New Look, New Outlook for Former Child Star Mackenzie Phillips

The ex-child star says her new look reflects happiness after a drug-fueled past.

March 16, 2010, 6:35 PM

March 17, 2010— -- After a life marked by addictions, arrests and the shocking allegation of an incestuous relationship with her father, former child star Mackenzie Phillips has unveiled a new look that she said reflects her desire to reinvent her life from the inside out.

Phillips' $50,000 makeover included Botox, Restylane and laser treatments to her face, as well as extensive dental work -- 36 hours' worth -- and hair extensions.

The former star of the sitcom "One Day at a Time" said the purpose of the makeover wasn't to erase the ravages of her past rock 'n' roll lifestyle but to demonstrate the inner peace she's achieved.

"I've no desire to erase anything," she told "Good Morning America." "I'm really happy."

That happiness has come after a lifetime in the harsh limelight.

Her drug addiction and arrests were no secret, but last year Phillips shocked the world when she wrote in her book "High on Arrival" that her father -- the legendary leader of the rock group the Mamas and the Papas -- raped her when she was 18.

Phillips disclosed the alleged incestuous relationship on the Oprah Winfrey show, and said when it happened she was passed out after a drug binge; she said she continued to have consensual sex with her father, John Phillips, for years.

But she no longer characterizes the relationship as consensual.

"I've learned from thousands of survivors across several continents … that there is no such thing as consensual incest, because of the inherent power.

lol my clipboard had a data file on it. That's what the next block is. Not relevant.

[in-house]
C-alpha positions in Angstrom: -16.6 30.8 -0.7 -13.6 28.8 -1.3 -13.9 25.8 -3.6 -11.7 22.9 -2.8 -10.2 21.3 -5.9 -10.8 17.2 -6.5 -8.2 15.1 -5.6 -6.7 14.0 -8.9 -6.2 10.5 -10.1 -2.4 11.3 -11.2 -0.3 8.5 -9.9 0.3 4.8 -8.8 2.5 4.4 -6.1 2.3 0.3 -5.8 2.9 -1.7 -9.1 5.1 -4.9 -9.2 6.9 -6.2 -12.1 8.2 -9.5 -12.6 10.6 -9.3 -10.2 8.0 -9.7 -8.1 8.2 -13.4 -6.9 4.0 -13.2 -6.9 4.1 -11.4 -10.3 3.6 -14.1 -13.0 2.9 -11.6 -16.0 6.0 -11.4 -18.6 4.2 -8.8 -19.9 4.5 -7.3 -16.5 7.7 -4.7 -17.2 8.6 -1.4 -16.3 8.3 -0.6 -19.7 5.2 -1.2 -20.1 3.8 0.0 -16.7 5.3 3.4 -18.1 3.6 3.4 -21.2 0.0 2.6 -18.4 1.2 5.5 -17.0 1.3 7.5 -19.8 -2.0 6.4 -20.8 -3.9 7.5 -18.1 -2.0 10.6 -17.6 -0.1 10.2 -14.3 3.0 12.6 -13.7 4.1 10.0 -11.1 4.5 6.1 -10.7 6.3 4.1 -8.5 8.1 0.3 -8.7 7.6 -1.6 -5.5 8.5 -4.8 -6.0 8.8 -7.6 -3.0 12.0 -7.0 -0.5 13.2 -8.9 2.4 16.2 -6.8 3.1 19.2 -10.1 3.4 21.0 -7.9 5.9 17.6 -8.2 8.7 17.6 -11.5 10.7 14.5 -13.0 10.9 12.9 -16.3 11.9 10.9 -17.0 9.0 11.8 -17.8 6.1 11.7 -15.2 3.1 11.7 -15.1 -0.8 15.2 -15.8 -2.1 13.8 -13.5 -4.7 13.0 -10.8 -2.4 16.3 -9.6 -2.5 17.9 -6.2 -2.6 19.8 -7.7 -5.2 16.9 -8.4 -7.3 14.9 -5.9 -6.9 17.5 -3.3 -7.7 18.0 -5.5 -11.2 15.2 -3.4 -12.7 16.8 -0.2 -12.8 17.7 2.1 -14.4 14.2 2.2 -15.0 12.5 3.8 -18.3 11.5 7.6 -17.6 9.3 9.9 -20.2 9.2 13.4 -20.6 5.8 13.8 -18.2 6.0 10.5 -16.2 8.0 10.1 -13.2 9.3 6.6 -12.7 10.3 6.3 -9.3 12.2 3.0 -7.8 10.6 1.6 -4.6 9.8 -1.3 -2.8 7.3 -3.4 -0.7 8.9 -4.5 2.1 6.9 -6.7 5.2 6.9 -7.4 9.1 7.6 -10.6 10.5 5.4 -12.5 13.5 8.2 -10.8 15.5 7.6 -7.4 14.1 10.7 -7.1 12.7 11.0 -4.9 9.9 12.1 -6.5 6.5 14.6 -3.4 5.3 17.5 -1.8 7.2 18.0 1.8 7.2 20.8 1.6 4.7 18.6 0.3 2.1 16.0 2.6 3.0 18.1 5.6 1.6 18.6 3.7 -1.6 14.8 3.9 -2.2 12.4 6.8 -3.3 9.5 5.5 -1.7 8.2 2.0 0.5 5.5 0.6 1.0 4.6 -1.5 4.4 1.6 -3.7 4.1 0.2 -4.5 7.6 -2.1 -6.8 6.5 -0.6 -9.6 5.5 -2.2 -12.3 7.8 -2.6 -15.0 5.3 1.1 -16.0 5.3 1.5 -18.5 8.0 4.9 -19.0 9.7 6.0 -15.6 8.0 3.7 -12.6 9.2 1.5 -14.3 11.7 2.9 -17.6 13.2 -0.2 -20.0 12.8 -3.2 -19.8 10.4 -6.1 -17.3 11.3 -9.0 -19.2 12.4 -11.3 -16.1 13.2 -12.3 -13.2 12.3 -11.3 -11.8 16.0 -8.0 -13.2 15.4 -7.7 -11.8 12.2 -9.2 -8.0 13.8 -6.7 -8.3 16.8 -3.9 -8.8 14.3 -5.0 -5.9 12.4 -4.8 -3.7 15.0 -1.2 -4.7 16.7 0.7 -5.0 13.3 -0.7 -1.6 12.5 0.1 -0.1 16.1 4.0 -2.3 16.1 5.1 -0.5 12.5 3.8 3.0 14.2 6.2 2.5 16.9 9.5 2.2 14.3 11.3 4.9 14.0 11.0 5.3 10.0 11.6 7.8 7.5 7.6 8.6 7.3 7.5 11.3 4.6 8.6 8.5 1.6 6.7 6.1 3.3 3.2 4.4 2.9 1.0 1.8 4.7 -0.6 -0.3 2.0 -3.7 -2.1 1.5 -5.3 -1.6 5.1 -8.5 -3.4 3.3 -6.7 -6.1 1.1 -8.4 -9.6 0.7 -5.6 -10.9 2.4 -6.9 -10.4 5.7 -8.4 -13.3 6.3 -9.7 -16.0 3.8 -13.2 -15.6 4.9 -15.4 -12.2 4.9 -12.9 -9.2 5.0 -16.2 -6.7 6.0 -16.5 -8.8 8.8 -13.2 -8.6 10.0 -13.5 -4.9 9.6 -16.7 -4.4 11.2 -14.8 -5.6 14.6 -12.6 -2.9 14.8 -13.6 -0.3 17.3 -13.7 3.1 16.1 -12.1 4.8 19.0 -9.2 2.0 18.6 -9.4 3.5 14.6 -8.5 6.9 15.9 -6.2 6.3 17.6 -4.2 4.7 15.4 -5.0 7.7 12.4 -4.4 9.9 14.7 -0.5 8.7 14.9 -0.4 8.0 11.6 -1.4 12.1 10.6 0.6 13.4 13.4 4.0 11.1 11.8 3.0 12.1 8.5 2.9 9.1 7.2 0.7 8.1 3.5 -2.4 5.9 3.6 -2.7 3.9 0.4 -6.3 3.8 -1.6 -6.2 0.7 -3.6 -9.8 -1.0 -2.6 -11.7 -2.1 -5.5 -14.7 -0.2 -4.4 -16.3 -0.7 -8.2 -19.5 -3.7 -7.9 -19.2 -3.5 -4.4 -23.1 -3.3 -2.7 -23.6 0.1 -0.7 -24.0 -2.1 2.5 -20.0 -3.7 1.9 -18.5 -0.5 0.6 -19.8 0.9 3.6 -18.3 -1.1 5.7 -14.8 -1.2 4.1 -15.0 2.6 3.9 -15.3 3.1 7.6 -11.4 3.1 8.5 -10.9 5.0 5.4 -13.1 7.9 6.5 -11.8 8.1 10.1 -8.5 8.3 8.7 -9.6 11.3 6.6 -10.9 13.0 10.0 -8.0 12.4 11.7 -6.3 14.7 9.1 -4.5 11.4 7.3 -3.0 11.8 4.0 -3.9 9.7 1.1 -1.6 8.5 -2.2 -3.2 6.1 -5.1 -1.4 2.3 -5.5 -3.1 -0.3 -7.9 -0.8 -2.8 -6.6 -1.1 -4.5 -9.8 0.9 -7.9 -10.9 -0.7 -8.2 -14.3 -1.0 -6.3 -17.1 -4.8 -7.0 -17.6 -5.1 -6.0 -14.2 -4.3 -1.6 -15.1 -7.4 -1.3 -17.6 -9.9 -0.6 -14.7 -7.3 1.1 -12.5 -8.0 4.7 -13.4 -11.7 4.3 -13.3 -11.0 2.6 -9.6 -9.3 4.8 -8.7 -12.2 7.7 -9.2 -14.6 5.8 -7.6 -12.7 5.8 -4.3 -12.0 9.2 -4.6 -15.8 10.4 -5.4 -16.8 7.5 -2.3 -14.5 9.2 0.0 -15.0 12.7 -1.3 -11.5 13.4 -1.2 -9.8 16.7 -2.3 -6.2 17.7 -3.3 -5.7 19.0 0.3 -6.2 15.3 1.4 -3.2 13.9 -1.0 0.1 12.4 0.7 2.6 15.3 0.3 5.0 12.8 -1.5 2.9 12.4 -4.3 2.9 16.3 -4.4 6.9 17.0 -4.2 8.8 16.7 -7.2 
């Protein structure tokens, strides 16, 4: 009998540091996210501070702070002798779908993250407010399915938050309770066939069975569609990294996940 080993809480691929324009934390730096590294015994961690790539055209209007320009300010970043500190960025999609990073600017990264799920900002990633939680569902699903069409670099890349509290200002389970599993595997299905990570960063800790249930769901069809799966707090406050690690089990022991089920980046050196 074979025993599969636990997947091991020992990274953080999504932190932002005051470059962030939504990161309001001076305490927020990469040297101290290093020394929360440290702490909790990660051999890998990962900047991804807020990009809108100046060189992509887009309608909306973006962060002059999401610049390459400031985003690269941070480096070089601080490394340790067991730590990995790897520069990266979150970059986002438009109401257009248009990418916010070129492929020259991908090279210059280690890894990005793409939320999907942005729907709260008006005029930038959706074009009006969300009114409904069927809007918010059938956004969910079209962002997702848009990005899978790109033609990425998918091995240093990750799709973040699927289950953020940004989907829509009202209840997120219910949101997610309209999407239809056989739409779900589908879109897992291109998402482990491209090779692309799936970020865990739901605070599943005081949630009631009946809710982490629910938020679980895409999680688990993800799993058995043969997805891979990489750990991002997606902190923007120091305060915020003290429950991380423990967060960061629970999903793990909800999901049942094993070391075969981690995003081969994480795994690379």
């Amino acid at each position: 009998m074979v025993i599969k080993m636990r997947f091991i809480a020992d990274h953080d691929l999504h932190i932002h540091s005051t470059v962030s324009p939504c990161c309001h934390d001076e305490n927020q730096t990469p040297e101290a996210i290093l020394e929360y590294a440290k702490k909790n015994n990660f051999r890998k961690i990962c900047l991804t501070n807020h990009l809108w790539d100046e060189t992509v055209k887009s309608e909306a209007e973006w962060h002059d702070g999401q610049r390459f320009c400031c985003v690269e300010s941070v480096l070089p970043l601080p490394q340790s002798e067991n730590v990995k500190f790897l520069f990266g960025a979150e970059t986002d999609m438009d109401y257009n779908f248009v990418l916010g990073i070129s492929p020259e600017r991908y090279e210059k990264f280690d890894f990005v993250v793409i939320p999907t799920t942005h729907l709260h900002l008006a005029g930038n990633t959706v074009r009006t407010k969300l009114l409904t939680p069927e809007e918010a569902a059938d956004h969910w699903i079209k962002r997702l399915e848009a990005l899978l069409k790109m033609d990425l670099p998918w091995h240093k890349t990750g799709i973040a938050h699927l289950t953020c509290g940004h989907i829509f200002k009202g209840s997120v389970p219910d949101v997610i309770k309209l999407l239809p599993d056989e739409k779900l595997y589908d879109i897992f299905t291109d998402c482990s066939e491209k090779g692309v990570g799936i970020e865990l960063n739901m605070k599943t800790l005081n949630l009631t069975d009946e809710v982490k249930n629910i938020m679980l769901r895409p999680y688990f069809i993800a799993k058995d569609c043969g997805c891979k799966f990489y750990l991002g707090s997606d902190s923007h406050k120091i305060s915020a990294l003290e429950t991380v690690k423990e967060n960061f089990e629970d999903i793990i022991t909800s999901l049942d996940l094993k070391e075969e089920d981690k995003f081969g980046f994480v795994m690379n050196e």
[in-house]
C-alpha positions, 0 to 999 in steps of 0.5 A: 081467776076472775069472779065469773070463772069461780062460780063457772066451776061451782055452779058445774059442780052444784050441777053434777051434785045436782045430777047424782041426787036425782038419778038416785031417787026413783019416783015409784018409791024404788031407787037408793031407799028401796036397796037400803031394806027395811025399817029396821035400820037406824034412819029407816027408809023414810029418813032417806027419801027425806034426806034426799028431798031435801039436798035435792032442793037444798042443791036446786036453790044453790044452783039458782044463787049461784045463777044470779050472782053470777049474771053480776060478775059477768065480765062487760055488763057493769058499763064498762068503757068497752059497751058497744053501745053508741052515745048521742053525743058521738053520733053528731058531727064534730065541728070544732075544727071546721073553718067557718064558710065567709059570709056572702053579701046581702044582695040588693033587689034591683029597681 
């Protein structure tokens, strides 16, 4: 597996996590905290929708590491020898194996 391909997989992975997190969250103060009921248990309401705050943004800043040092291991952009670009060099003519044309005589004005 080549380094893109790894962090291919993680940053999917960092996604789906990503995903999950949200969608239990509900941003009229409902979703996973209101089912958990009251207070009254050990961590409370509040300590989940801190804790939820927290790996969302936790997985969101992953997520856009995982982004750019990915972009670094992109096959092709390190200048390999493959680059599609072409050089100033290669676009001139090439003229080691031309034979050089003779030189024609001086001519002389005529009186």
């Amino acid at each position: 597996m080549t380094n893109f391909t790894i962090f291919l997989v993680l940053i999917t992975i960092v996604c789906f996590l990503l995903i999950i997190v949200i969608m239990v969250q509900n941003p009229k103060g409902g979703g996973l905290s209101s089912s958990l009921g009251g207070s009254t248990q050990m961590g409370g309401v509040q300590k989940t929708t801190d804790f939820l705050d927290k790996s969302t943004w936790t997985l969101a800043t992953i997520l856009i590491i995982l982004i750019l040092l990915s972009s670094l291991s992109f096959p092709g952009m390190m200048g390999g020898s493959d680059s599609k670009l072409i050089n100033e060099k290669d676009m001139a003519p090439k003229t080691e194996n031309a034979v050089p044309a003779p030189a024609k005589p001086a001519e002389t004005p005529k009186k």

"I do not believe he had malicious intent," she said of her father, who died in 2001. "I believe he was a man who was ravaged by drugs and alcohol."

Child Stars' Troubled Pasts

Phillips, 50, faced some criticism for making the incest claim against her father. She told "Good Morning America" that she won't remain silent on the issue anymore.

"OK, right now a child is being raped, so what should I do? Follow the path of sweep it under the carpet, don't talk about it? The more you challenge the conspiracy of silence, the less silence will be acceptable," she said.

Phillips grew up a teen idol, but her youth was anything but ideal.

She knows firsthand the pressures and temptations of child stardom.

Another child star, Corey Haim, died unexpectedly March 10, just weeks after Walter Koenig -- who starred in the '80s sitcom "Growing Pains" -- hanged himself in February in Vancouver.

The 38-year-old Haim had starred in the 1980s hit movie "The Lost Boys." His death is believed to be due to an accidental drug overdose, but an official ruling still hasn't been made.

Asked whether she believed child stars were cursed, Phillips said she didn't think so, but added: "There are a bunch of us who have had addiction problems."

She said addiction could affect anyone.

Phillips has sought help in rehab, and has appeared on the VH1 reality show "Celebrity Rehab" with Dr. Drew Pinsky.

Her public healing has resulted in a very painful side effect: She is now estranged from most of her family.

"My brother and sisters and my stepmothers, and all the people who have chosen to make me look like a liar or someone who's crazy publicly -- but we are eight or nine people. This is bigger than that. This is bigger than the Phillips family. Because incest is rampant," she said.

Chynna Phillips -- who recently spent a weekend in rehab to treat her anxiety -- is the only family member, according to Phillips, to have publically defended her story.

While she declined to elaborate on her half-sister's problems, Mackenzie said Chynna had been affected by "the public nature of this story."

"I would stop short of saying that this is why Chynna ended up in rehab for anxiety. I love Chynna. And I support her recovery as she supports mine," she said.

Click here to return to the "Good Morning America" Web site.

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